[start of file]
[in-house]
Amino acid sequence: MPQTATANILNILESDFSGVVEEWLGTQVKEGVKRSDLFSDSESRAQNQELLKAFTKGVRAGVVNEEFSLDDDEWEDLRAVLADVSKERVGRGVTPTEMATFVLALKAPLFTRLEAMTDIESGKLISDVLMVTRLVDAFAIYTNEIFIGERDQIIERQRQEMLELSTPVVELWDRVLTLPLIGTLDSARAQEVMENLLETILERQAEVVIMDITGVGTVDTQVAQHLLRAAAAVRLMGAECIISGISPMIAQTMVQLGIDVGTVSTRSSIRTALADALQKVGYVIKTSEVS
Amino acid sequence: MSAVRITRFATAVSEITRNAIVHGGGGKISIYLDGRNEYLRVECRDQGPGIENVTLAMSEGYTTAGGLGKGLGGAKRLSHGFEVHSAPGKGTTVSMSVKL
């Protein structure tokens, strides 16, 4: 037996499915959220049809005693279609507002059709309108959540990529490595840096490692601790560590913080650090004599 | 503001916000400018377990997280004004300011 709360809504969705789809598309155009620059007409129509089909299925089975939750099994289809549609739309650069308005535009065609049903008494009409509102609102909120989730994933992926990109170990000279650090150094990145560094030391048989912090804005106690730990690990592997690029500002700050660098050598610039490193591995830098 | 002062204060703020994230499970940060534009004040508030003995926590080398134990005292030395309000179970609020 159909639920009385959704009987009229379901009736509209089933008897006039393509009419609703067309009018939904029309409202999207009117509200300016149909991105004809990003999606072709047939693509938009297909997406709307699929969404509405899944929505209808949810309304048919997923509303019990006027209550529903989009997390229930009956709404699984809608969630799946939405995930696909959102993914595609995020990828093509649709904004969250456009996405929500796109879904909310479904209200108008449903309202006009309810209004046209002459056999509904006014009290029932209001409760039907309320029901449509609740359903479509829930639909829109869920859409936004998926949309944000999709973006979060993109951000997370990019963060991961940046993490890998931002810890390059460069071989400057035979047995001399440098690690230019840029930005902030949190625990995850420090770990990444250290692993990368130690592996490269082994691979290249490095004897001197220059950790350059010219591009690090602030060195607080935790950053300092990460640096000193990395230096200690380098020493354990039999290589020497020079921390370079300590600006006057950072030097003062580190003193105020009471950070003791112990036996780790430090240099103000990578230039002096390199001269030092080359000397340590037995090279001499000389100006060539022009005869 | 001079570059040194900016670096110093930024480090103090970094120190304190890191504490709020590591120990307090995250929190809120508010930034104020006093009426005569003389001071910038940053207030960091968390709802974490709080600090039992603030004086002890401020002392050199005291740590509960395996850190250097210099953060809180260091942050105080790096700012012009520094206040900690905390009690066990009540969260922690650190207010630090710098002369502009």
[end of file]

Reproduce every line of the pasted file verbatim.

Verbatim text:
[in-house]
Amino acid sequence: MPQTATANILNILESDFSGVVEEWLGTQVKEGVKRSDLFSDSESRAQNQELLKAFTKGVRAGVVNEEFSLDDDEWEDLRAVLADVSKERVGRGVTPTEMATFVLALKAPLFTRLEAMTDIESGKLISDVLMVTRLVDAFAIYTNEIFIGERDQIIERQRQEMLELSTPVVELWDRVLTLPLIGTLDSARAQEVMENLLETILERQAEVVIMDITGVGTVDTQVAQHLLRAAAAVRLMGAECIISGISPMIAQTMVQLGIDVGTVSTRSSIRTALADALQKVGYVIKTSEVS
Amino acid sequence: MSAVRITRFATAVSEITRNAIVHGGGGKISIYLDGRNEYLRVECRDQGPGIENVTLAMSEGYTTAGGLGKGLGGAKRLSHGFEVHSAPGKGTTVSMSVKL
């Protein structure tokens, strides 16, 4: 037996499915959220049809005693279609507002059709309108959540990529490595840096490692601790560590913080650090004599 | 503001916000400018377990997280004004300011 709360809504969705789809598309155009620059007409129509089909299925089975939750099994289809549609739309650069308005535009065609049903008494009409509102609102909120989730994933992926990109170990000279650090150094990145560094030391048989912090804005106690730990690990592997690029500002700050660098050598610039490193591995830098 | 002062204060703020994230499970940060534009004040508030003995926590080398134990005292030395309000179970609020 159909639920009385959704009987009229379901009736509209089933008897006039393509009419609703067309009018939904029309409202999207009117509200300016149909991105004809990003999606072709047939693509938009297909997406709307699929969404509405899944929505209808949810309304048919997923509303019990006027209550529903989009997390229930009956709404699984809608969630799946939405995930696909959102993914595609995020990828093509649709904004969250456009996405929500796109879904909310479904209200108008449903309202006009309810209004046209002459056999509904006014009290029932209001409760039907309320029901449509609740359903479509829930639909829109869920859409936004998926949309944000999709973006979060993109951000997370990019963060991961940046993490890998931002810890390059460069071989400057035979047995001399440098690690230019840029930005902030949190625990995850420090770990990444250290692993990368130690592996490269082994691979290249490095004897001197220059950790350059010219591009690090602030060195607080935790950053300092990460640096000193990395230096200690380098020493354990039999290589020497020079921390370079300590600006006057950072030097003062580190003193105020009471950070003791112990036996780790430090240099103000990578230039002096390199001269030092080359000397340590037995090279001499000389100006060539022009005869 | 001079570059040194900016670096110093930024480090103090970094120190304190890191504490709020590591120990307090995250929190809120508010930034104020006093009426005569003389001071910038940053207030960091968390709802974490709080600090039992603030004086002890401020002392050199005291740590509960395996850190250097210099953060809180260091942050105080790096700012012009520094206040900690905390009690066990009540969260922690650190207010630090710098002369502009």